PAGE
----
Cup Series

Finally For Busch

October 28

By Bob Pockrass

After a modern-era record rain delay of more than 72 hours, NASCAR finally finished its Cup Series playoff race Wednesday at Texas Motor Speedway.

The race Wednesday – the final 282 laps were run after 52 laps got in Sunday before the rain – didn’t surprise too much, even with a Kyle Busch victory, his first of the season and two events after being eliminated from championship contention.

It was Busch’s fourth Cup victory at the 1.5-mile track, as he snapped a 33-race winless streak stretching back to the 2019 season finale at Homestead that Busch won to capture the 2019 title.

Finishing second was Martin Truex Jr., and that was little consolation, as a win would have propelled him into being among the four drivers vying for the championship Nov. 8 at Phoenix. Instead, he’s 36 points behind the cutoff going into the elimination race Sunday at Martinsville.

Joey Logano is the only driver who has earned one of the four championship-eligible spots thanks to his win at Kansas. There will be two or three spots available on points, depending on whether any of the seven remaining playoff drivers wins at Martinsville.

Kevin Harvick has a 42-point cushion on the cutoff, follow by Denny Hamlin (+27) and Brad Keselowski (+25). All four drivers behind the cutoff potentially face must-win situations at Martinsville: Alex Bowman and Chase Elliott are 25 points behind, Truex Jr. is 36 points back and Kurt Busch is 81 behind. 

Bad day to have a bad day

Chase Elliott has been one of the best drivers in the playoffs, and a no-tire call when pitting prior to the end of the second stage seemed the best call for track position and stage points as he attempted to put himself back into championship contention.

But Elliott didn’t realize that one of his tires was worn badly to the cords, and he had to come back in under green, losing a lap and never getting back. He finished 20th.
 
"I was trying to gain some track position to get some stage points in that second stage and had a tire come apart that I didn’t realize was coming apart," Elliott said. "So I had to come back down pit road and fix that.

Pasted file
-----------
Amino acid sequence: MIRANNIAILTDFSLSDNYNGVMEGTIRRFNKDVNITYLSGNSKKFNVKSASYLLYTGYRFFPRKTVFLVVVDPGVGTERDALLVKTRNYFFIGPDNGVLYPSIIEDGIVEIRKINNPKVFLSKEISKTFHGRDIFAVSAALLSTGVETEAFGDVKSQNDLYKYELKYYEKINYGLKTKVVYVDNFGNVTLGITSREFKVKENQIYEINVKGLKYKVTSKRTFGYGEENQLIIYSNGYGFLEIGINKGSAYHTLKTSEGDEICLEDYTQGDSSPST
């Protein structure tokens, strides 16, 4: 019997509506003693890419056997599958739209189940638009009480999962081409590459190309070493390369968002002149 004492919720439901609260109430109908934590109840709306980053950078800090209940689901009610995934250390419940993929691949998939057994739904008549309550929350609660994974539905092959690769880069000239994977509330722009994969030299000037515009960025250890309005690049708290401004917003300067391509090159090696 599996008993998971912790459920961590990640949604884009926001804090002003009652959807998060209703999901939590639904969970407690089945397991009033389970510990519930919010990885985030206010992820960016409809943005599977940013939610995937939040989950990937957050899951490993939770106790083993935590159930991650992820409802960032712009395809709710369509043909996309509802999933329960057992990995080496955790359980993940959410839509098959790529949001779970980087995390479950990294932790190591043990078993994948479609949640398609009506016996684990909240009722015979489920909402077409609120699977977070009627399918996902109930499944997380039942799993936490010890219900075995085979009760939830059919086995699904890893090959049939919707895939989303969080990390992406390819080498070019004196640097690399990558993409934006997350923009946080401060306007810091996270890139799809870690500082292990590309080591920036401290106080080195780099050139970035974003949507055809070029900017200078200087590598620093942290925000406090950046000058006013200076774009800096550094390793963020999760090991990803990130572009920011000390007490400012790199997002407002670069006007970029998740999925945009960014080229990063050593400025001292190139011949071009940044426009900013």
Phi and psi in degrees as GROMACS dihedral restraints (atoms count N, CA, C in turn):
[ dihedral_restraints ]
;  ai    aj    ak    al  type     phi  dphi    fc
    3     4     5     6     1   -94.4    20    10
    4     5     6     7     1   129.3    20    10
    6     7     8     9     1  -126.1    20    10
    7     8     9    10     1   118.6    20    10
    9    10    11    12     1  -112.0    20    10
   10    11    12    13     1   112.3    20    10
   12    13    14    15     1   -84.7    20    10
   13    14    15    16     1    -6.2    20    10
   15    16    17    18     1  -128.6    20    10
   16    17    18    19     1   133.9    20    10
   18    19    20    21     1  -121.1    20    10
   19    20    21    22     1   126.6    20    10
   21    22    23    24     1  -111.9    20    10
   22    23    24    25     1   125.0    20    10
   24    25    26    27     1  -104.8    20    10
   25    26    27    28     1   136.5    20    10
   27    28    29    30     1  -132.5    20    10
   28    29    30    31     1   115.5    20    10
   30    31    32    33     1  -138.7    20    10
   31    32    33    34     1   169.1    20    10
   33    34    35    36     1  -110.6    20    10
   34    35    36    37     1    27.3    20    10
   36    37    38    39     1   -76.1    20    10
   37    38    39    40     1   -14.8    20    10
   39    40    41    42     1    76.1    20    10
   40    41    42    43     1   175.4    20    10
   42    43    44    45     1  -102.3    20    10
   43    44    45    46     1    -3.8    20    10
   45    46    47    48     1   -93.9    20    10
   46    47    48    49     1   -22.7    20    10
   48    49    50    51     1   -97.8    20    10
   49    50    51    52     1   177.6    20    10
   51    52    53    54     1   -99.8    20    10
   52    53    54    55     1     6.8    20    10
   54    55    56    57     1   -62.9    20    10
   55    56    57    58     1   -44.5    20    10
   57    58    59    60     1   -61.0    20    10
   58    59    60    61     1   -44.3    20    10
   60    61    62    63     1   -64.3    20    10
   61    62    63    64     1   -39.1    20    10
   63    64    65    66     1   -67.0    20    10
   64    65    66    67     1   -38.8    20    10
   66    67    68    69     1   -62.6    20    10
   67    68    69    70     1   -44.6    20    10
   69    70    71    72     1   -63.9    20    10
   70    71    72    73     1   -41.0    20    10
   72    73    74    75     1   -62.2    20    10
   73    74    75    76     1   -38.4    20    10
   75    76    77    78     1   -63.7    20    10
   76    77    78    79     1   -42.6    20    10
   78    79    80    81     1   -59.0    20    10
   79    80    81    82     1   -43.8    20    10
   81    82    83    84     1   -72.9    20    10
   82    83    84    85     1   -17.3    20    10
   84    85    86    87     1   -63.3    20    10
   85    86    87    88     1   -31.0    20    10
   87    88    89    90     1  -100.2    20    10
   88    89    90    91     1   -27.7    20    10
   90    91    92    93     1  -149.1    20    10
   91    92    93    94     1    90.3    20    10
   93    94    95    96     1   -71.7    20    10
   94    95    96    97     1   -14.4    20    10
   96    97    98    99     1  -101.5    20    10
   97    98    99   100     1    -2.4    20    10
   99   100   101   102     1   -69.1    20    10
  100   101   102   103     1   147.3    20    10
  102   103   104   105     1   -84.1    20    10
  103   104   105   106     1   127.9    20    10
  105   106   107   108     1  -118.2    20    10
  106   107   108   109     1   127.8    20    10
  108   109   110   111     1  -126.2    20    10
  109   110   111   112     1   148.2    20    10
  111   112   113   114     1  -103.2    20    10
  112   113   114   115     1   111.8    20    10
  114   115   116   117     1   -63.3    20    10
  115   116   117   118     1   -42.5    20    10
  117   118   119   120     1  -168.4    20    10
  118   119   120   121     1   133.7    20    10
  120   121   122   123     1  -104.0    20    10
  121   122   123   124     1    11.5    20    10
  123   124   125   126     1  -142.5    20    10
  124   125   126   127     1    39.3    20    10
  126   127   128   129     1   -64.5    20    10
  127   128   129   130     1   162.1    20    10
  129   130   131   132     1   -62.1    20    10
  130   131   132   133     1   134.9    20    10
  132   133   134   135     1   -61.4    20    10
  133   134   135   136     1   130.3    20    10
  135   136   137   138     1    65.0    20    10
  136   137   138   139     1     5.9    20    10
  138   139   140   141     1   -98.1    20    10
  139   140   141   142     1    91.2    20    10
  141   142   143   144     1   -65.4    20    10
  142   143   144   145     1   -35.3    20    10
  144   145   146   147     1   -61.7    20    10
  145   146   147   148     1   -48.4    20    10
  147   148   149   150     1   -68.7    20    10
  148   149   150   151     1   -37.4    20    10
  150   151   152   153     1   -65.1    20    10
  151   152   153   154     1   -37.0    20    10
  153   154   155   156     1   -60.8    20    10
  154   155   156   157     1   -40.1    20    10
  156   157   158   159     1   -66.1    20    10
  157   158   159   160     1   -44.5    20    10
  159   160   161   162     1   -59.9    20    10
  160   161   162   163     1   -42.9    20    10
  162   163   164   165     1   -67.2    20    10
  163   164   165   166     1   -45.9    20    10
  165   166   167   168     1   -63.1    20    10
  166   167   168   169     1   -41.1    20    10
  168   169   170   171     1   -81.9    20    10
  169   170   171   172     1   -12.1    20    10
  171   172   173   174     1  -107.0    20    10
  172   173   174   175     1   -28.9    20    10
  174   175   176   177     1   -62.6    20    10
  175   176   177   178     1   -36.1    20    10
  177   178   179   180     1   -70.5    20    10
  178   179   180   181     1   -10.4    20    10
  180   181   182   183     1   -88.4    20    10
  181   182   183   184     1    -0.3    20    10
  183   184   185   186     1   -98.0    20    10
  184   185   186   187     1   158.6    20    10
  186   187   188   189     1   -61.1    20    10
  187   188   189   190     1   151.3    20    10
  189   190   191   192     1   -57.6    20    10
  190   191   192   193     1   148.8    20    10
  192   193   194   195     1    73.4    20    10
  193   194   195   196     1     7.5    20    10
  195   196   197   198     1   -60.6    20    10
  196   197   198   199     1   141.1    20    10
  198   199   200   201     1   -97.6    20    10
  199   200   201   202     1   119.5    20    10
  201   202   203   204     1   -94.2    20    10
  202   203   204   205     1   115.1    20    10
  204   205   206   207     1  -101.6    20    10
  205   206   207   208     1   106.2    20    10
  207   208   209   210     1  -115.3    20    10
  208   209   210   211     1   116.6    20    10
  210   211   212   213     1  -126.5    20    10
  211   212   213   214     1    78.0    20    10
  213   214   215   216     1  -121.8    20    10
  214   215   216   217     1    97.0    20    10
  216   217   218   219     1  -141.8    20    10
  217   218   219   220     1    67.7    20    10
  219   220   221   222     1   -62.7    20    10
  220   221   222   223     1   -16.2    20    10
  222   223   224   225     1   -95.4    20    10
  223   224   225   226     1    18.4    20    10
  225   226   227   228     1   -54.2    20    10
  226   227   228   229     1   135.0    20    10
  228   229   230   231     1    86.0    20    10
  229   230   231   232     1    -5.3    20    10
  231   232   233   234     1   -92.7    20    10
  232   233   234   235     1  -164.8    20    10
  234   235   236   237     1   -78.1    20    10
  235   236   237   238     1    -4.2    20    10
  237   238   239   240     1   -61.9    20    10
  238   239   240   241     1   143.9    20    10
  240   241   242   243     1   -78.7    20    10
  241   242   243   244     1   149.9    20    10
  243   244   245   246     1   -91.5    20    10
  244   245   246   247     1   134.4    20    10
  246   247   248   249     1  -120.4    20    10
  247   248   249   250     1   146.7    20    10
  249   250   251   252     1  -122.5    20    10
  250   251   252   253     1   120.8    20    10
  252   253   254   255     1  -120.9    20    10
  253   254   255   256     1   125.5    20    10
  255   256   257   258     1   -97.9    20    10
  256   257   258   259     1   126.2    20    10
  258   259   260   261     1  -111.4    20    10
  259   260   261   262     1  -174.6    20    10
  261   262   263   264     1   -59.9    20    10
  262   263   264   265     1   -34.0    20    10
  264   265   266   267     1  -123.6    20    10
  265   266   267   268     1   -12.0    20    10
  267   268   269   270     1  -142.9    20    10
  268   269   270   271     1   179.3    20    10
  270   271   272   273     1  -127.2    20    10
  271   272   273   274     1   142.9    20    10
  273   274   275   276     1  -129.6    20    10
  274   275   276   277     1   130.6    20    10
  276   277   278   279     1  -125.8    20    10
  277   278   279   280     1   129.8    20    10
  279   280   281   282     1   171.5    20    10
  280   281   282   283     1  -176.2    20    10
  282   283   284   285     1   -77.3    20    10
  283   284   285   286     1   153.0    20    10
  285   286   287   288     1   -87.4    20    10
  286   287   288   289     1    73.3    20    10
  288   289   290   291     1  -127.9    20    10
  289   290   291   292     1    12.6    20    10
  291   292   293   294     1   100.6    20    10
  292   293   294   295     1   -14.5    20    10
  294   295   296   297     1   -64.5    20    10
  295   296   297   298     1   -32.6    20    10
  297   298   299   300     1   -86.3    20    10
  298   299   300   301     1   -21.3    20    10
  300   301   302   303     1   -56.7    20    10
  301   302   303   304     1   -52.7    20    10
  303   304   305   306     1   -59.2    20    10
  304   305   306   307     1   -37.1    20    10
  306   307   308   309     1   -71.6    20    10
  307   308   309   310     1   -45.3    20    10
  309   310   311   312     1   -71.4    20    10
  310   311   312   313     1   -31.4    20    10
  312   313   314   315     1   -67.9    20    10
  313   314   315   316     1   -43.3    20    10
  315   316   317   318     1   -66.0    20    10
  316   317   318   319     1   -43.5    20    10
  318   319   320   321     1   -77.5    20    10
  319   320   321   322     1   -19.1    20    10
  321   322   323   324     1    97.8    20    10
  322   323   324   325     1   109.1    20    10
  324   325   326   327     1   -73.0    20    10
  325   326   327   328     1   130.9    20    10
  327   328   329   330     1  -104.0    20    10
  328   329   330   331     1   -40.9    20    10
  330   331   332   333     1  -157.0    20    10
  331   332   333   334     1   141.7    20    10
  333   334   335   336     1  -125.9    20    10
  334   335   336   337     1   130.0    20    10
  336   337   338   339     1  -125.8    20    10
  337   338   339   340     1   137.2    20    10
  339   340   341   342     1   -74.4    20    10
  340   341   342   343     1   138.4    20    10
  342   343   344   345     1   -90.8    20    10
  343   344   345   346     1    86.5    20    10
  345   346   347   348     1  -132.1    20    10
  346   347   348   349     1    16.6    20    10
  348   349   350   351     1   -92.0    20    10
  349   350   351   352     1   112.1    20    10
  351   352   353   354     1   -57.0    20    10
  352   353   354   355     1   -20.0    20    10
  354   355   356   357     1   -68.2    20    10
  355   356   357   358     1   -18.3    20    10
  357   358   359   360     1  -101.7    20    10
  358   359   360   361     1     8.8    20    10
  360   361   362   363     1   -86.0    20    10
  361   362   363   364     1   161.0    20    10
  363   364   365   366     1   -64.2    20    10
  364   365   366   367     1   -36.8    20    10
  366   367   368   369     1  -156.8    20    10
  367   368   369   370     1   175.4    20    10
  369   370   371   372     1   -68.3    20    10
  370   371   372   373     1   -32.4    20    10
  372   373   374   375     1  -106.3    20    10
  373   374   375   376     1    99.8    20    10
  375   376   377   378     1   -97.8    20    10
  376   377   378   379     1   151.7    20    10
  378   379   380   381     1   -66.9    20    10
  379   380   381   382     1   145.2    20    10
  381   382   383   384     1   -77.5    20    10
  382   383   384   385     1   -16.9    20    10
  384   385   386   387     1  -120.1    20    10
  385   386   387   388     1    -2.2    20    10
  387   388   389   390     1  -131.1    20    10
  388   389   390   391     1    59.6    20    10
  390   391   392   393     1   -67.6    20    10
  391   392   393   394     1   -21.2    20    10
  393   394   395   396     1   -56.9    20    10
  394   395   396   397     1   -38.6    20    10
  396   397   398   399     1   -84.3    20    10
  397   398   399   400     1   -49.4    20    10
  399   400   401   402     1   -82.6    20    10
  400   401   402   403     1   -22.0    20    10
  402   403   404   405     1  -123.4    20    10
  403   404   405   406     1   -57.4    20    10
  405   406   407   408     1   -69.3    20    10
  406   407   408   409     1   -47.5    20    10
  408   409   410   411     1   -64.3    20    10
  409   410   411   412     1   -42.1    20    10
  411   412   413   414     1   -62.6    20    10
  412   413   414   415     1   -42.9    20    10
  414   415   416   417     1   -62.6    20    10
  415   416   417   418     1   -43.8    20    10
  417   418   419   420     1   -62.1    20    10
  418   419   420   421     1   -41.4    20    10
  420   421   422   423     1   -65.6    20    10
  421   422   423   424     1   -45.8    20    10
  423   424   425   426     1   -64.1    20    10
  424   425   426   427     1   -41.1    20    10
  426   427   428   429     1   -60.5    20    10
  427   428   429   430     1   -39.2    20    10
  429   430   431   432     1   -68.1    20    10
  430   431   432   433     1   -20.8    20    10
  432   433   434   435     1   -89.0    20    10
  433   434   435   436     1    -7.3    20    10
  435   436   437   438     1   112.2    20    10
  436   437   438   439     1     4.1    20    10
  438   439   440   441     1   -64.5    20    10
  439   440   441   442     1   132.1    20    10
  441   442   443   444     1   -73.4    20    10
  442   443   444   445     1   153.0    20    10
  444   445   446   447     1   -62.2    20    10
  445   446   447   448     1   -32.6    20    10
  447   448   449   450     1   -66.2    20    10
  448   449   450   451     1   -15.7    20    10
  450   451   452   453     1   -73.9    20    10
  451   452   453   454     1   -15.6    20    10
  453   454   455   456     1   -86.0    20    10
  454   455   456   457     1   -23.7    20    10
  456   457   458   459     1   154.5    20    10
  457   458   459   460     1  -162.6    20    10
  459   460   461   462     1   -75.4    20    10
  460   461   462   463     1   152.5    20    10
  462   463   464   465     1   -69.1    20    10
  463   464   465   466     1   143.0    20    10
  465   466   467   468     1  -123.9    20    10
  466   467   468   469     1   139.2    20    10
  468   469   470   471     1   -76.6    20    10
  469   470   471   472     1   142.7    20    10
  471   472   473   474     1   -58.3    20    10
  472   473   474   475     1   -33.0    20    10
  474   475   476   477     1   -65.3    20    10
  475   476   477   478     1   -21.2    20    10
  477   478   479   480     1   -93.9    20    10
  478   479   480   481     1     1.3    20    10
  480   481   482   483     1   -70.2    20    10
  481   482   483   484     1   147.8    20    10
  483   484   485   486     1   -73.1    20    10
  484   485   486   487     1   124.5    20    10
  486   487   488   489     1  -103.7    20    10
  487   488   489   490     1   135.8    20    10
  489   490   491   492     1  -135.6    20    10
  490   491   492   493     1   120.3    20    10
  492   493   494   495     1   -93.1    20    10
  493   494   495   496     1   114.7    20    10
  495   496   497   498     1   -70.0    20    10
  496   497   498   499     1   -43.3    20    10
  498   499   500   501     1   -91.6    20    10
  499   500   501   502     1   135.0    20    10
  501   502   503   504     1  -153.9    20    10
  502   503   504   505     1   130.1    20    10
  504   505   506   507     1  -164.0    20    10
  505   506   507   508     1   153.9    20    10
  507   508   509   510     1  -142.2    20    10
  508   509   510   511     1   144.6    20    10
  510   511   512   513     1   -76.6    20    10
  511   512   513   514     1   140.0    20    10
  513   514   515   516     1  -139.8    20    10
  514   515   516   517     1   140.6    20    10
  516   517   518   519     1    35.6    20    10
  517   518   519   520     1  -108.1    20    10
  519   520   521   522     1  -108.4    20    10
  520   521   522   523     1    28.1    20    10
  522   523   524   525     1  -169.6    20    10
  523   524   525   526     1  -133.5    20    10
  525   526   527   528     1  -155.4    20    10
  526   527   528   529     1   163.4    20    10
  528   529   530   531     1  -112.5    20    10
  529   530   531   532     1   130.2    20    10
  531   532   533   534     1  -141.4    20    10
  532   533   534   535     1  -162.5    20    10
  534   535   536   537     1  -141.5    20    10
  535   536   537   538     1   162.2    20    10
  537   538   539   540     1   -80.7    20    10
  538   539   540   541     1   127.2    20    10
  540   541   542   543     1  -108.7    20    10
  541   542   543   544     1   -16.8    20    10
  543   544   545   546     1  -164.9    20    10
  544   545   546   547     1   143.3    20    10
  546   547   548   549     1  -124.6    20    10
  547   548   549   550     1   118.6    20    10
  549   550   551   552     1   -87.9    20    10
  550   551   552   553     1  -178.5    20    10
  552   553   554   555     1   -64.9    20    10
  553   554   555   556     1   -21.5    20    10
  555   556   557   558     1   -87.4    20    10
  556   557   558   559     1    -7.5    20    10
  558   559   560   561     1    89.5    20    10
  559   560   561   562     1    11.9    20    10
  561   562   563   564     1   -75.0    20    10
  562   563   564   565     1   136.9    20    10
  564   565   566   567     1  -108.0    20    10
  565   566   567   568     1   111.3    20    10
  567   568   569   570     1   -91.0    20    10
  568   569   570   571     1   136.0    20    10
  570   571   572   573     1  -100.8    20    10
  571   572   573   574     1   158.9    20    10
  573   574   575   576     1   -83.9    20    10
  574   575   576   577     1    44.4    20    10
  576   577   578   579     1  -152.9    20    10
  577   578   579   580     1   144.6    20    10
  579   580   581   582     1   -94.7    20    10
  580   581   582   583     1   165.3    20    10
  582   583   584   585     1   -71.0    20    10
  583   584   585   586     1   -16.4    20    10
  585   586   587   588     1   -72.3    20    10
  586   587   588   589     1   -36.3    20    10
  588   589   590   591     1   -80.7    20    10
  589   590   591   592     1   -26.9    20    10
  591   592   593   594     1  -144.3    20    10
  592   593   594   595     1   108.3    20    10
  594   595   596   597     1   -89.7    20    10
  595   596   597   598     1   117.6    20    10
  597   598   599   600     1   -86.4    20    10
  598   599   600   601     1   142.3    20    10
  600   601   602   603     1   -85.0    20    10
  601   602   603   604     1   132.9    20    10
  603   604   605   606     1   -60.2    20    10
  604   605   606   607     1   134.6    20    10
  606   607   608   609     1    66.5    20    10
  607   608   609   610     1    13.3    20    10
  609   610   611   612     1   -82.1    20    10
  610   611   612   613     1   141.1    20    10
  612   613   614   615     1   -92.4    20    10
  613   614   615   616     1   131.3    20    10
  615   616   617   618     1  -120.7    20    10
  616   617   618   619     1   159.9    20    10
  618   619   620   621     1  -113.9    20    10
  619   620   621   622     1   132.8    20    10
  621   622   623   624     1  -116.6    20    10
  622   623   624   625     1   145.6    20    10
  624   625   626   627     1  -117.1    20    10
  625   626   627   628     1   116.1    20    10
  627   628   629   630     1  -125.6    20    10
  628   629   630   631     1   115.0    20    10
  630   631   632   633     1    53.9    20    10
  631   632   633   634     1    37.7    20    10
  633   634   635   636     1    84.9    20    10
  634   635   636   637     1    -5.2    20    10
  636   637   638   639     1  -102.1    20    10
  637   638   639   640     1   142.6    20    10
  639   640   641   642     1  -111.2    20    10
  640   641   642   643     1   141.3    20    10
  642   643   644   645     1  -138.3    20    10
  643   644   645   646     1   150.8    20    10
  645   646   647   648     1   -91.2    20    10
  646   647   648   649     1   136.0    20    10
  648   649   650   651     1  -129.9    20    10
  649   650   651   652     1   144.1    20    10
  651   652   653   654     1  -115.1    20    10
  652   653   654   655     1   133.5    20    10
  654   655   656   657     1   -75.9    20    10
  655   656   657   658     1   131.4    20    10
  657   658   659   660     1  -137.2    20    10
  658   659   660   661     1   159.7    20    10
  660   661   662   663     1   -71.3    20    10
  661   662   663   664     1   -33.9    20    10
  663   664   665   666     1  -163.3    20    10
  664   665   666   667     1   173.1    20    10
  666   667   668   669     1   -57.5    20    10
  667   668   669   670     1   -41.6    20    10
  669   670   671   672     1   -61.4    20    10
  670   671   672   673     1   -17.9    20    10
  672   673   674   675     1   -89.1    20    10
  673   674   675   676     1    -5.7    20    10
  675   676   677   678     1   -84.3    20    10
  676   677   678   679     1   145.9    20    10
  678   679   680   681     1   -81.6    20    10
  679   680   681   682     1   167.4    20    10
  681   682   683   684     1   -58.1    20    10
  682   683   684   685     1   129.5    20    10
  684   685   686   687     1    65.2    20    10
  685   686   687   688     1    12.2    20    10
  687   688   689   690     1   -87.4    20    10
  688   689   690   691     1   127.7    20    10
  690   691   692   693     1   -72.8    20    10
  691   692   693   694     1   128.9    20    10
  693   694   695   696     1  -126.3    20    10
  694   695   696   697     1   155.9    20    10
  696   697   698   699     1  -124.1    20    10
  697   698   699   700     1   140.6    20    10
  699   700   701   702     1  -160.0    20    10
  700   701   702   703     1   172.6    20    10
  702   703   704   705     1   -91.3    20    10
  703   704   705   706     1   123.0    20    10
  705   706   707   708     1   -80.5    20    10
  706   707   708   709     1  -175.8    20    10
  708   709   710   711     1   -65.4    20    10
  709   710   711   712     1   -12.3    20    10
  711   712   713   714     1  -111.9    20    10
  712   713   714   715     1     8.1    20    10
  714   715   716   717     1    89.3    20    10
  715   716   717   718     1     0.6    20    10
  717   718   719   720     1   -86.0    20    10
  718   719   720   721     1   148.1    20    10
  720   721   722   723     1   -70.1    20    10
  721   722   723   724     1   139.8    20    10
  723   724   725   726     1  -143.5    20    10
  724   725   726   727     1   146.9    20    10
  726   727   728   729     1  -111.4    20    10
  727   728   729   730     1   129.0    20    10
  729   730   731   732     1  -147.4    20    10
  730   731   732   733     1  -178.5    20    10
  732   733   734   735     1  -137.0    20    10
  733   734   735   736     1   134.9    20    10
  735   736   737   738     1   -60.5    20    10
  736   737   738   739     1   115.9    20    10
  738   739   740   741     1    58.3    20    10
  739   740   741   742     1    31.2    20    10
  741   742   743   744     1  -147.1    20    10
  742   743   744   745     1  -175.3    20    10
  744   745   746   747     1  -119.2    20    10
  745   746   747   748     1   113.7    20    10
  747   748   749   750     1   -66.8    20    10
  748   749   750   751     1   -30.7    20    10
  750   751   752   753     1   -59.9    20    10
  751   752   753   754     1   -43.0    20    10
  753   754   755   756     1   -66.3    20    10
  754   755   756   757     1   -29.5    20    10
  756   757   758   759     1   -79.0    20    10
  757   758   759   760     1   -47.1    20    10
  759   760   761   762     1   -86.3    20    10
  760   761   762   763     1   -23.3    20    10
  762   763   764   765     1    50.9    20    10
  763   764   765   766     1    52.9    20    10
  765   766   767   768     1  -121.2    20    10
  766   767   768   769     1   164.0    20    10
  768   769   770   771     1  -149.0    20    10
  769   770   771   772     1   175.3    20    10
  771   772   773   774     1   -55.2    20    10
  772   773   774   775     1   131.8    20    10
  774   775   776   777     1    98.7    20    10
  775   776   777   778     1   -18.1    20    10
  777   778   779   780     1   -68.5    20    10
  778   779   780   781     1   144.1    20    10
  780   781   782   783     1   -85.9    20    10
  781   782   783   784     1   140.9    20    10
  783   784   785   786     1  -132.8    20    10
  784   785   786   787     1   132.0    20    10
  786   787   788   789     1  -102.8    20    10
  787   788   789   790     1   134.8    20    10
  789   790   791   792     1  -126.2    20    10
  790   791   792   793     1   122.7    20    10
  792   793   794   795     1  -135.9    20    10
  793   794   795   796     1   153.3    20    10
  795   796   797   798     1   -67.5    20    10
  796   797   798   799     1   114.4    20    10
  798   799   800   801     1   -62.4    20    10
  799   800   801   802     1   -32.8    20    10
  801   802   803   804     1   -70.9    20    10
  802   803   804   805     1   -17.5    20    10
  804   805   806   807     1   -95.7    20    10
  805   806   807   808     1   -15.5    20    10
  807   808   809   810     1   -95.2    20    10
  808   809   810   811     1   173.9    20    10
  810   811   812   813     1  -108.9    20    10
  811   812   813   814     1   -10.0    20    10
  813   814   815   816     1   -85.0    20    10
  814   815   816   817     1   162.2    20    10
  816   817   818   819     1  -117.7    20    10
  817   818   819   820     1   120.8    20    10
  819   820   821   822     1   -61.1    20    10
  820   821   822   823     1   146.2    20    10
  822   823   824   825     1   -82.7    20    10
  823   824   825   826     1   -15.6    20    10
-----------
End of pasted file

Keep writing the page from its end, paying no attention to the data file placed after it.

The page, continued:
"Then we settled in where we typically do out here and finished in the back."

Also having a bad, but much shorter day, were Matt Kenseth and Bubba Wallace. Just seven laps into the resumption of the race Monday, Kenseth got loose, slid in front of Denny Hamlin, got turned and clipped Wallace.

"I just hate it for my guys for sitting around for four days to have the race taken away from us like that,” said Wallace, who will leave Richard Petty Motorsports after this year for 23XI Racing (the Michael Jordan/Denny Hamlin team).

"We’ll wait, sit on the plane and wait [for other teams] to go home. I got two races left. It’s just unfortunate."

Truex Penalty Impact

With a 20-point penalty after NASCAR confiscated his rear spoiler prior to the race, Martin Truex Jr. faced more of a must-win situation at Texas. He finished second but still finds himself 36 points behind the cutline.

Without the penalty, his situation wasn't all that must-win. But with it, it became one for either Texas or Martinsville. Truex will have crew chief James Small, ejected for Texas, back for Martinsville, where he won earlier this year.

"My guess is that it was something very, very minuscule from what James said, but I really don't know what it was, whether it would have made a difference or not," Truex said. "I can't tell you.

"I think for me I just go to the race and say, ‘OK, we're behind the 8‑ball and you've got to do what you can do to try to win, and that's what we did. I think when things like that happen for me, I just brush them aside and go do my job the best I can do."

Truex said he didn’t look at finishing second the same as finishing 20th or 30th despite his points situation.

"To run second all day long and lead some laps is tough to do," Truex said. "You've got to put yourself in position in the top two or three to win races, and so we were right there.

"If it was one more lap, the 18 [of Busch] was probably going to run out of gas, so it just was one of those things where we were [as] close can you get without winning. I'm proud of the effort. Obviously, I wish we could have won and we came here to win, but to finish second and say that it may as well be 20th is just ridiculous."

Kyle Busch-Stevens Pairing Still Effective

As what happens any time a driver struggles, there has been industry chatter on whether crew chief Adam Stevens will return next season as the crew chief for Kyle Busch.

They went winless for 21 races before that Homestead win last year and then opened 2020 winless for the first 33 events. Stevens said he knows he has a job at Joe Gibbs Racing next year, but he doesn’t know if it will be with Busch.

Typically those type of conversations would happen after the season.

"I'm sure that we will have those type of discussions in the near future and see how it plays out," Stevens said. "I know that I have a home at Joe Gibbs Racing and that's most important, but this is a performance business, and we need a lot more nights like tonight."

The win Wednesday was big in the sense Stevens had to coach Busch in saving fuel as well as Busch arguably having the best car in the field, something he typically hasn’t had this year.

"There are things that you think about certainly when you're not performing at the level that you expect yourself to perform and expect your team to perform, and you question those things," Stevens said.

"Stuff creeps in there [in your head], but you have to go back and look at all the pieces of the puzzle."


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